M Vem J S U Np

Radius/ AU

Figure 2.7 The column masses of gas and dust in the solar nebula disc well into the stage of dust condensation.

Radius/ AU

Figure 2.7 The column masses of gas and dust in the solar nebula disc well into the stage of dust condensation.

materials - CO2 more volatile than water, CO more volatile than CO2. Thus, all of these icy materials are more volatile than water and so have minimum condensation distances that are greater than that of water.

Some evidence for extensive though incomplete evaporation of dust, followed by recondensation, is provided by meteorites, where a proportion of their refractory and not-so-refractory substances have isotope ratios that differ markedly from the Solar System average. This would be the outcome if these proportions had survived evaporation - material that has not been recondensed from a nebular gas retains an imprint of its origin beyond the Solar System.

Question 2.5

What indications are there already that we will get two zones in the Solar System, with terrestrial planets in the inner zone and giant planets in the outer zone?

2.2.3 From Dust to Planetesimals

At the stage we have reached, the dust grains throughout the nebula are tiny, with sizes in the range 1-30 ^m(1 ^m = 10-6m), as observed in circumstellar discs (Section 2.1.4). The grains now grow slightly by acquiring atoms and molecules from the gas, rather as raindrops grow by acquisition of water vapour. This slow-growth phase is accompanied by an increasing tendency for grains to settle to the mid plane of the disc, a result of the net gravitational field and gas drag. This tendency increases as the turbulence in the disc dies away and as the grains grow in size. There is thus an increasing concentration of dust around the mid plane of the nebula, forming a very thin sheet of order 104km thick. The rest of the nebula is much thicker and much more massive, and consists of gas, mainly H2 and He, and remnant dust. This is shown in Figure 2.8 for the inner part of the dust sheet, where the thickness of the dust sheet has been greatly exaggerated. Note that the sheet gets thicker with increasing distance from the Sun, i.e. with increasing heliocentric distance.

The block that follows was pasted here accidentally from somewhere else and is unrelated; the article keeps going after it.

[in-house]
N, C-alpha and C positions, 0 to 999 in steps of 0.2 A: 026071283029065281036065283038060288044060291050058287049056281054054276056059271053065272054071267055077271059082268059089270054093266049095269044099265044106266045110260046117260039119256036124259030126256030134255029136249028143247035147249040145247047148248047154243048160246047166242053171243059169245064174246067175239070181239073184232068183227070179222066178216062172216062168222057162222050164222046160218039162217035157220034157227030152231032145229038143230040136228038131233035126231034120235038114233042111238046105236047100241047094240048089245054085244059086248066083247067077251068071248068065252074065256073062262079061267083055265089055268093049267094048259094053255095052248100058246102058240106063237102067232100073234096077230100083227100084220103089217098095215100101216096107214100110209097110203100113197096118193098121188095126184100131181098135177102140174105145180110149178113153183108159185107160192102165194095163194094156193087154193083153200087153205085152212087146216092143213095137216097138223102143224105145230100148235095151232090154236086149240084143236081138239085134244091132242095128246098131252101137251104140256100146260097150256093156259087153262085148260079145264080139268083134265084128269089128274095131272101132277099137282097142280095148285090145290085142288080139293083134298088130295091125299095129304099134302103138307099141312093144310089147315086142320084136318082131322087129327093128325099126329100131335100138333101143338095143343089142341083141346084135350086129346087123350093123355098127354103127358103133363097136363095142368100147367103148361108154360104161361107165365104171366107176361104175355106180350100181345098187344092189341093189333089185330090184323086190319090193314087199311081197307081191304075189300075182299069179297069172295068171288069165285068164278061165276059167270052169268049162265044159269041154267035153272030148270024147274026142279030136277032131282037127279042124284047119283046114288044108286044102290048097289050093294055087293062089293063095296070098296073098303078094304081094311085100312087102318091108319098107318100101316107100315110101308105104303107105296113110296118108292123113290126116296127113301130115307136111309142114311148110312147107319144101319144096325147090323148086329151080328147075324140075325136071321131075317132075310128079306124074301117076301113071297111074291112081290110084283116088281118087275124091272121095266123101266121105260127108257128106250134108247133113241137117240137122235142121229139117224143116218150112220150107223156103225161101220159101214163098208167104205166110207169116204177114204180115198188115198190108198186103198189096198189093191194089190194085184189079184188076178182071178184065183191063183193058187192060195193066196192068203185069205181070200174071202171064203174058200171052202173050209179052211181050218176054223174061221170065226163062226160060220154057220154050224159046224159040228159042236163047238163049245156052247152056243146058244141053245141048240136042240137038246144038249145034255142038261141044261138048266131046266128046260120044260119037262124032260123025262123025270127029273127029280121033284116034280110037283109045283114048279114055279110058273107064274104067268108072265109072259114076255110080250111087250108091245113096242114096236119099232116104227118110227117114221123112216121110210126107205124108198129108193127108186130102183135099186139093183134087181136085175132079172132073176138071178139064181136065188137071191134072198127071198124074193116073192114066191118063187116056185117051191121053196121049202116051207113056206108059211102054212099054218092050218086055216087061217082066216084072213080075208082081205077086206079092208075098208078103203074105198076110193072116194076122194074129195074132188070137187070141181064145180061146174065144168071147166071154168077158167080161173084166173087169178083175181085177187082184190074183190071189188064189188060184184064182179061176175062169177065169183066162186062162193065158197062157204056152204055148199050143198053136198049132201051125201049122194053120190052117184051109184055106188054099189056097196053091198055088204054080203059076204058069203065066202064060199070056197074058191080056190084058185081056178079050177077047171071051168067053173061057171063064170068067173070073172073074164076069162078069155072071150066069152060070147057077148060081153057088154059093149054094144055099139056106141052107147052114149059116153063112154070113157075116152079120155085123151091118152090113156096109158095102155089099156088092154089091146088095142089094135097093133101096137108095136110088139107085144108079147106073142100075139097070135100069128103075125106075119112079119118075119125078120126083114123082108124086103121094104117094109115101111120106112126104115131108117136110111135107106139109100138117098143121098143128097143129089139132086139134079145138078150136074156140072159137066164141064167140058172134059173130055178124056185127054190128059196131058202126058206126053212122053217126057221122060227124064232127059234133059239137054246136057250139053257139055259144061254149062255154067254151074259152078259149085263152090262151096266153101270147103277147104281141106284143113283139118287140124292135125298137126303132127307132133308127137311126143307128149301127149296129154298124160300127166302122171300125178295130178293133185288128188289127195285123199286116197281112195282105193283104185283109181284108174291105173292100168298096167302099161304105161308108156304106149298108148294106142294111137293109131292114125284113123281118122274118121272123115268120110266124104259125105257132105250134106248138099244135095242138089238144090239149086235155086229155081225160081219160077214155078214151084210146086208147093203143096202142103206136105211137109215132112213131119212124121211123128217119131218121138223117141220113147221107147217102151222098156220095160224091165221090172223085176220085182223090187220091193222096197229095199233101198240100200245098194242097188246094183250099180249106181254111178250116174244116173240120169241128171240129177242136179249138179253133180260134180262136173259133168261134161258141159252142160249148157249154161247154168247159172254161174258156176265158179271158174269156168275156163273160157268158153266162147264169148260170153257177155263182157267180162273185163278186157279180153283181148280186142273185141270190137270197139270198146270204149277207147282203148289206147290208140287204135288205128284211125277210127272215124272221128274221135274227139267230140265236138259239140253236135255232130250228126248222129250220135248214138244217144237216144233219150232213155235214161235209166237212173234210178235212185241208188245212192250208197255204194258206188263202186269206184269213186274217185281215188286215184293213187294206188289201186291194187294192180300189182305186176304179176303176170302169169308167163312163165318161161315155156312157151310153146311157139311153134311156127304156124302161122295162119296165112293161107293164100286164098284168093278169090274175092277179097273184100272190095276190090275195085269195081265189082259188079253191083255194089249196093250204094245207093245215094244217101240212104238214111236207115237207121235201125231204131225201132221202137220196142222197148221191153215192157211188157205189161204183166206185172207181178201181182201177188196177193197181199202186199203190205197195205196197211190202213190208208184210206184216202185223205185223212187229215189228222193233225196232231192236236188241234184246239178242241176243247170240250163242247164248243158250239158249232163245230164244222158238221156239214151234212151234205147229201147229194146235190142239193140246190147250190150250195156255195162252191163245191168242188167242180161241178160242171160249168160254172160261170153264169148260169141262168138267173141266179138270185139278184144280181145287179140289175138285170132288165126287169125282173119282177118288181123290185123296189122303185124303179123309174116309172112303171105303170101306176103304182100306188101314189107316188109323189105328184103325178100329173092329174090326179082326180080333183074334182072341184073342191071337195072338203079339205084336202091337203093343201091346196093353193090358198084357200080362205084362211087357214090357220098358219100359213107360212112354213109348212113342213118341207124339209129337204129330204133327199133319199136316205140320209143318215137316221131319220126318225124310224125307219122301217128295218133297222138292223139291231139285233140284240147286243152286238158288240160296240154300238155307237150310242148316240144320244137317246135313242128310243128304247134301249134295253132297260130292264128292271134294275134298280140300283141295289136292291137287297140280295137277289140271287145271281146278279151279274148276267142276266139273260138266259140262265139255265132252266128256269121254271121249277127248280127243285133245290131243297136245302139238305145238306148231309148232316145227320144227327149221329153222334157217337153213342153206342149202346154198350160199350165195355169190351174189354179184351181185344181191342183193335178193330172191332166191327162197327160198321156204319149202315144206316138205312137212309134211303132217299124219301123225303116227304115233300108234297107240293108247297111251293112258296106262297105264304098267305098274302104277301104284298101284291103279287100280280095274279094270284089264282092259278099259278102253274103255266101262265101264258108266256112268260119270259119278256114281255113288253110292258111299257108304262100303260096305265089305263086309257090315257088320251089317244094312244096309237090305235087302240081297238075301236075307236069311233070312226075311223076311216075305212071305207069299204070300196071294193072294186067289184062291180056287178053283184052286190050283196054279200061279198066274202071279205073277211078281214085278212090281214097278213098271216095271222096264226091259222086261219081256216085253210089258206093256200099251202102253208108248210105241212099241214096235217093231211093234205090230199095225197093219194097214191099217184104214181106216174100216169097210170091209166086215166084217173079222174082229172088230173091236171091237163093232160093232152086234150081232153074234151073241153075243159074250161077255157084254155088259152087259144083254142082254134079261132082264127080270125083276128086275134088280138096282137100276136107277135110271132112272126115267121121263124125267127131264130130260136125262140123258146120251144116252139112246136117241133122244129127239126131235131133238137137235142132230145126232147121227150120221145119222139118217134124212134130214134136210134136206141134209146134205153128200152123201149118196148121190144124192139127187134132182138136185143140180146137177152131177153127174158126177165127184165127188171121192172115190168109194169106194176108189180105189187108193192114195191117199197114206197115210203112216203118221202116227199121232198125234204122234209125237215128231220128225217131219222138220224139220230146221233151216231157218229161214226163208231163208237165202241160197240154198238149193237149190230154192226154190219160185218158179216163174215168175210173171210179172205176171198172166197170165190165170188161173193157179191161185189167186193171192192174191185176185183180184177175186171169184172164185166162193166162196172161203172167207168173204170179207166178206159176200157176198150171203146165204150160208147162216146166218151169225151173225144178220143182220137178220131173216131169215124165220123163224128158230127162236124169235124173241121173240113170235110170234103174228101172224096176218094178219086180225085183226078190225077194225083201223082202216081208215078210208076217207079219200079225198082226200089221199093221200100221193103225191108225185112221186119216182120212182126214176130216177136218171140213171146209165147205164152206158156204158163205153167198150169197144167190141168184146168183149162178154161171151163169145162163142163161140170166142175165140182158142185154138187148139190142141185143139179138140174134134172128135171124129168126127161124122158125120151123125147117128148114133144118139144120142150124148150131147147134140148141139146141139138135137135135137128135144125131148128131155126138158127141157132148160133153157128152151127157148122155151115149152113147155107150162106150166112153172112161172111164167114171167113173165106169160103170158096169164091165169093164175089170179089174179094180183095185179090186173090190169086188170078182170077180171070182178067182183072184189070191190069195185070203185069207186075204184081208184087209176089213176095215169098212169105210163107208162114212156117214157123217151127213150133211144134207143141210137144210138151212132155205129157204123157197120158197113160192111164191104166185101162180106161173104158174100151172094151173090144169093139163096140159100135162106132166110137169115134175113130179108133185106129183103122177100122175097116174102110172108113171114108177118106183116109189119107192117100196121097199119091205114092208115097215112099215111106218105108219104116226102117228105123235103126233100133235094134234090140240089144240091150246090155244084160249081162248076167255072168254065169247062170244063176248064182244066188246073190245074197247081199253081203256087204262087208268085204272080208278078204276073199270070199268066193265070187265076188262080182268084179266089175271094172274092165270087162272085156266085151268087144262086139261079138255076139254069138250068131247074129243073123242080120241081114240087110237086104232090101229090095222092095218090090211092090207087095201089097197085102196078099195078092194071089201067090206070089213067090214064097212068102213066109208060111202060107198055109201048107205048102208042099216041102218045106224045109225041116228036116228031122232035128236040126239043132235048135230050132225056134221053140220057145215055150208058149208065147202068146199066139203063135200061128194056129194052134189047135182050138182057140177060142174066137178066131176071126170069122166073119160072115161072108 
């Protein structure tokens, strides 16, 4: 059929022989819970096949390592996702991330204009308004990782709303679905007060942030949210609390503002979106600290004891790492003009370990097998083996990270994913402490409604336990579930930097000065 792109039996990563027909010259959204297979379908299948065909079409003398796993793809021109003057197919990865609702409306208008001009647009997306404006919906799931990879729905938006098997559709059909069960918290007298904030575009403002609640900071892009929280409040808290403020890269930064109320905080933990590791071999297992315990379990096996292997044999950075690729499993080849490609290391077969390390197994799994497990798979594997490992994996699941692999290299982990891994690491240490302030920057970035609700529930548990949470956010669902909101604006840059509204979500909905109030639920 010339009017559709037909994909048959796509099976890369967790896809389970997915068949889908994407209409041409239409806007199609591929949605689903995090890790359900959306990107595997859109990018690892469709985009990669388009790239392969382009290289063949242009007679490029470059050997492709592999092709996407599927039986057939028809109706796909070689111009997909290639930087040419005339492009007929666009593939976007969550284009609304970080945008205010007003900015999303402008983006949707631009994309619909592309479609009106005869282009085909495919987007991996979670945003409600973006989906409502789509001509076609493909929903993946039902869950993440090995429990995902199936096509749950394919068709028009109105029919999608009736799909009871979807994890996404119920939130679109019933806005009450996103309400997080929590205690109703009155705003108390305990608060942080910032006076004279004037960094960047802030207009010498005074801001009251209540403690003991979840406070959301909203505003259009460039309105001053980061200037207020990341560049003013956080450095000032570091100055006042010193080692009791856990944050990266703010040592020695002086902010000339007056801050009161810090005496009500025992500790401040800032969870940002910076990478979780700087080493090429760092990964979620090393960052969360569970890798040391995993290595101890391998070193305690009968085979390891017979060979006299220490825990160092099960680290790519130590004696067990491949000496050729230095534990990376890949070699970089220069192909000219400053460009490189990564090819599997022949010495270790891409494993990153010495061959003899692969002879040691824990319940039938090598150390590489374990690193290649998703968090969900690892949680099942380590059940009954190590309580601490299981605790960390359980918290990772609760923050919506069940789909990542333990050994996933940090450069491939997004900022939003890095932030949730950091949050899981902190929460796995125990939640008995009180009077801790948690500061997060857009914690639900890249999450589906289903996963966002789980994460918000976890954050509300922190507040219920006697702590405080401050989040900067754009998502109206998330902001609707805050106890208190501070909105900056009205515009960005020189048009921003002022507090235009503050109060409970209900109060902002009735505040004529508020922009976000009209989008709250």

□ So how (except for the step up at the ice line) can the column mass of the dust decrease as in Figure 2.7?

As the heliocentric distance increases, the mass of dust per unit volume of the sheet decreases faster than the dust sheet thickness increases. This is mainly because the dust grains are further apart, and not because they are smaller.

Dust-free spheroid ^

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